Learning in groups, rather than in formal lectures or presentations, allows students to have greater scope to negotiate meaning and express themselves and their own ideas. It also helps them to establish far more effective relationships, not only with their tutors and trainers but with each other. Yet many tutors and trainers find the leadership role required when working in groups difficult to perform satisfactorily and revert to their traditional role as subject expert and prime talker. This handbook is a truly comprehensive guide for anyone involved in group work, containing advice and practical exercises to develop group learning skills for both learners and tutors. This new edition has been thoroughly updated, containing valuable new material throughout on group learning and collaborating online, action research and the role of reflection and emotional intelligence.
This book describes team-based learning (TBL), an unusually powerful and versatile teaching strategy that enables teachers to take small group learning to a whole new level of effectiveness. It is the only pedagogical use of small groups that is based on a recognition of the critical difference between "groups" and "teams", and intentionally employs specific procedures to transform newly-formed groups into high performance learning teams. This is a teaching strategy that promotes critical thinking, collaboration, mastery of discipline knowledge, and the ability to apply it.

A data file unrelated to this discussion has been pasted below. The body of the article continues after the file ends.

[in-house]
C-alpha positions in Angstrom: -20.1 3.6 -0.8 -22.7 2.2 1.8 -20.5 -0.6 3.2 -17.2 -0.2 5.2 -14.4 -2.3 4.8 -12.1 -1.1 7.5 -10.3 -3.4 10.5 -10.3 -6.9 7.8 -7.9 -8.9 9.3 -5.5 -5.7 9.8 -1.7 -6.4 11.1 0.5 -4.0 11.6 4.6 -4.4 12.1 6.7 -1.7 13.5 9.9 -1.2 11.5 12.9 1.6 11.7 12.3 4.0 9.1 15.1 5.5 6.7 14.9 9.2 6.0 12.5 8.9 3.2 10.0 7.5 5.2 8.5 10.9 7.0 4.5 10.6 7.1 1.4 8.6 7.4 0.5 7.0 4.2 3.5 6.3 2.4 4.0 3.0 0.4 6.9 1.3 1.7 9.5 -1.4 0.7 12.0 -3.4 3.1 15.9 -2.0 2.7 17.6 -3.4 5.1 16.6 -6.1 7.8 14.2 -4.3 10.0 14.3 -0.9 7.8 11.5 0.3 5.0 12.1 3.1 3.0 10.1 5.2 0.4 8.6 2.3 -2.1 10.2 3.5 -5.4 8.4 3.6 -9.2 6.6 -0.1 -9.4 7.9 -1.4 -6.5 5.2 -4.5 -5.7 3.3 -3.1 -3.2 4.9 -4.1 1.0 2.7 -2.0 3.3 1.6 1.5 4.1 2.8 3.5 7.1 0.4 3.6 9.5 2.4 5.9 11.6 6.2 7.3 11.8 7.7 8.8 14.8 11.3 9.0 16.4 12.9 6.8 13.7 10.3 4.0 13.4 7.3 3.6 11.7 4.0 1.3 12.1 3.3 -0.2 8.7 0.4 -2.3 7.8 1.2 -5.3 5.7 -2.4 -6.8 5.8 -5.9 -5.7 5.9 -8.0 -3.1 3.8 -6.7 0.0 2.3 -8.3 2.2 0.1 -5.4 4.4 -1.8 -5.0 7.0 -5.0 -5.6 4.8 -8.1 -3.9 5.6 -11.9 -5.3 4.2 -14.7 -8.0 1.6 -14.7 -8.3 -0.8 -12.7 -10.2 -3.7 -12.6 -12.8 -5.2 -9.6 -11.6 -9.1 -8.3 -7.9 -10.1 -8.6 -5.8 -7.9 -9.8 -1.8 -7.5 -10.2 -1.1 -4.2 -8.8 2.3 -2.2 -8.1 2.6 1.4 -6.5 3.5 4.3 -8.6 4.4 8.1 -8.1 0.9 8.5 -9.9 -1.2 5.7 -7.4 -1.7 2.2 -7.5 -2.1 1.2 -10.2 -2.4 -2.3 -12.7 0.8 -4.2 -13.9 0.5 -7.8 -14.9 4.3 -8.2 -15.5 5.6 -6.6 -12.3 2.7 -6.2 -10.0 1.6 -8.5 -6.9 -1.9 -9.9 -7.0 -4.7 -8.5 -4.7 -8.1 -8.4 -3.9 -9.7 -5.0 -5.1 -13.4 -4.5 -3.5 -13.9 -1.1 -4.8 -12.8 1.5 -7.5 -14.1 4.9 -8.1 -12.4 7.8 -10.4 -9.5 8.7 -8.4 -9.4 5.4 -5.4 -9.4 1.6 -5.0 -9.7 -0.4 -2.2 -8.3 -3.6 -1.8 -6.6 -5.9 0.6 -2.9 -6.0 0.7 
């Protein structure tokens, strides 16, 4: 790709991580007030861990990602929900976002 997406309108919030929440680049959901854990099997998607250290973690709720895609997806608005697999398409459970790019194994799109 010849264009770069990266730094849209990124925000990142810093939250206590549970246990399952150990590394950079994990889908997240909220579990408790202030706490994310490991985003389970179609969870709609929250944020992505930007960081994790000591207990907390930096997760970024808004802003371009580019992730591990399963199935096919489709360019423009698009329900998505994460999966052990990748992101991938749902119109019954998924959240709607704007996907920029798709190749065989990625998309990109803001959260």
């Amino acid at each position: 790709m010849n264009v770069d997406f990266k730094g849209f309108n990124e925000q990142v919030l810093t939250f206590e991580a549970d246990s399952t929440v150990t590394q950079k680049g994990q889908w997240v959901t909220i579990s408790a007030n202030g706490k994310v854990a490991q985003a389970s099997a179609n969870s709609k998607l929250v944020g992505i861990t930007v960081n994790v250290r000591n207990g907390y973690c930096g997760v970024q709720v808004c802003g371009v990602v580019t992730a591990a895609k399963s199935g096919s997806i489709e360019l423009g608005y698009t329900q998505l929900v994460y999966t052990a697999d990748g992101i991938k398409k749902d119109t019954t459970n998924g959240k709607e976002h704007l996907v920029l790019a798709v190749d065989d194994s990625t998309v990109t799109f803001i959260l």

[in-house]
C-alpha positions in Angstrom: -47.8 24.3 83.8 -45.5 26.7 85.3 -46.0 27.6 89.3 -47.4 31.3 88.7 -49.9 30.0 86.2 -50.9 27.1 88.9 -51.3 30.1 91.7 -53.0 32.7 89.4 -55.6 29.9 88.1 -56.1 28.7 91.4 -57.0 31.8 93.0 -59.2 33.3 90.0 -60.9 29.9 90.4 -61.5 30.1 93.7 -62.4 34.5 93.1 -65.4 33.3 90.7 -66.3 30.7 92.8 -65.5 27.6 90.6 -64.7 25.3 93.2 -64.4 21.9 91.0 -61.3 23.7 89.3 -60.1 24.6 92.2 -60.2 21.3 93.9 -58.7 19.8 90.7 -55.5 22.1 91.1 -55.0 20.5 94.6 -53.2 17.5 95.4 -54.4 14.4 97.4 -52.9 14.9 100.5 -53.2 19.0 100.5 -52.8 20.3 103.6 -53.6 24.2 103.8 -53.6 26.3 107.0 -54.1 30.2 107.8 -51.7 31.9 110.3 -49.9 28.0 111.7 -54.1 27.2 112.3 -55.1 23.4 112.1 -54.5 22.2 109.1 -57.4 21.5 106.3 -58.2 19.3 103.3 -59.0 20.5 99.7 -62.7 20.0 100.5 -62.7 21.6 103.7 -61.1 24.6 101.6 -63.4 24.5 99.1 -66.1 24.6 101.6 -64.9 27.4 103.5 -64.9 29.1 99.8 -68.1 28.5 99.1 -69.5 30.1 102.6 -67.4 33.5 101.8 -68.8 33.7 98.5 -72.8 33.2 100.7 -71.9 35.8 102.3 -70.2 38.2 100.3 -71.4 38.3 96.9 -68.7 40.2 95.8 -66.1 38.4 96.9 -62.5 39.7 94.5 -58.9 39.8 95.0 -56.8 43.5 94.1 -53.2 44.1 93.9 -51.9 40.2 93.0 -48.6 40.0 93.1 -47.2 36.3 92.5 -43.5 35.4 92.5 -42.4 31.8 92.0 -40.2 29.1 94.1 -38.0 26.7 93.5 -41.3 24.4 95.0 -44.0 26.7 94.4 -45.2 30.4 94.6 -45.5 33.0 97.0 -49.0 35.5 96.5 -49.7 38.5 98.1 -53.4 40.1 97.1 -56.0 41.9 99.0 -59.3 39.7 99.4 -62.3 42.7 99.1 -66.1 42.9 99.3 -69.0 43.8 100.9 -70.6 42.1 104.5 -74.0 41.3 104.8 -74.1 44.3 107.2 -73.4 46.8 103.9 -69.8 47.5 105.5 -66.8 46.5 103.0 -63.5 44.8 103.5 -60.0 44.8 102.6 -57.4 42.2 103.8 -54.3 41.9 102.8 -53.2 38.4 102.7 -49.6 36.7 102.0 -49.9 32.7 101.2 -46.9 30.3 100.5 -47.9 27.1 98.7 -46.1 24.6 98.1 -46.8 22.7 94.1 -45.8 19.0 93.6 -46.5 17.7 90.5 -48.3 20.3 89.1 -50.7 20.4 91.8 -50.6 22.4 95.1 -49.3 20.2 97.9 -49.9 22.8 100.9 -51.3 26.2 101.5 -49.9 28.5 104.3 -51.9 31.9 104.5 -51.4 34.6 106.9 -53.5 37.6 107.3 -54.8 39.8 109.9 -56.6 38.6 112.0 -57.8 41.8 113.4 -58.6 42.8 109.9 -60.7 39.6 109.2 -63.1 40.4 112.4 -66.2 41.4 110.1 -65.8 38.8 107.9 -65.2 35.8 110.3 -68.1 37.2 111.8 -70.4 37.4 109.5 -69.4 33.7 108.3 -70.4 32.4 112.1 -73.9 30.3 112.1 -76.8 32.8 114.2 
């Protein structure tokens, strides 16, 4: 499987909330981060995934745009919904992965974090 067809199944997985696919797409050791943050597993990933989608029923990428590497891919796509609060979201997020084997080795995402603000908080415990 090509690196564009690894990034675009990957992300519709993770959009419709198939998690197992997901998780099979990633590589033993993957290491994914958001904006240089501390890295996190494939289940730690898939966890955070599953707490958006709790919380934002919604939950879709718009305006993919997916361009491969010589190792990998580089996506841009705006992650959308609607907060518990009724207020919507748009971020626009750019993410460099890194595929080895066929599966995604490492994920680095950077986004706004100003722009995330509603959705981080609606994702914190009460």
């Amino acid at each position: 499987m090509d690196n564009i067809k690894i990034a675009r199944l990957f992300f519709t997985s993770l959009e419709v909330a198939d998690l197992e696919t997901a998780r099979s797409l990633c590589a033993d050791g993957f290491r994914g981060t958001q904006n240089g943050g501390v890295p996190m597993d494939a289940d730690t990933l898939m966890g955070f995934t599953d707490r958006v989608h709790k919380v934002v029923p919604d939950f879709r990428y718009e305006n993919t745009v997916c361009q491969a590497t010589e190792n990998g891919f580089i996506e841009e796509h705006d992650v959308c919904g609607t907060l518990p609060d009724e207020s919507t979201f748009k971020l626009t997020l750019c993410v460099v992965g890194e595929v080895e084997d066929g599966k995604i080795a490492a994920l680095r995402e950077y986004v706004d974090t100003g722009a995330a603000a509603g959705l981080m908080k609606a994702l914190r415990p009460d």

* How do I organize project-based learning in my classroom? * How do I ensure projects address curriculum standards? * What can I do to maximize the benefits my students get from using technology? * How do I prevent technology problems from eclipsing learning goals? This book answers teachers questions about enhancing student achievement through project-based learning with multimedia. It s a guide for anyone interested in helping students produce multimedia presentations as a way to learn academic content. Weaving together the perspectives of teachers, researchers, and staff of the award-winning Challenge 2000 Multimedia Project and the WEB project, the authors address teaching and learning issues central to successful technology projects, such as assessment, subject-area learning, and connecting to the real world. Increasing Student Learning Through Multimedia Projects offers concrete and practical advice to help teachers through the challenges of working with multimedia projects, including: * Instituting a production process, * Getting financial and logistical support and training, and * Taking on new teaching roles. Throughout, practicing teachers who have implemented this model in their classrooms share stories of their successes and failures and give advice to teachers and students just beginning their adventures with this new learning approach.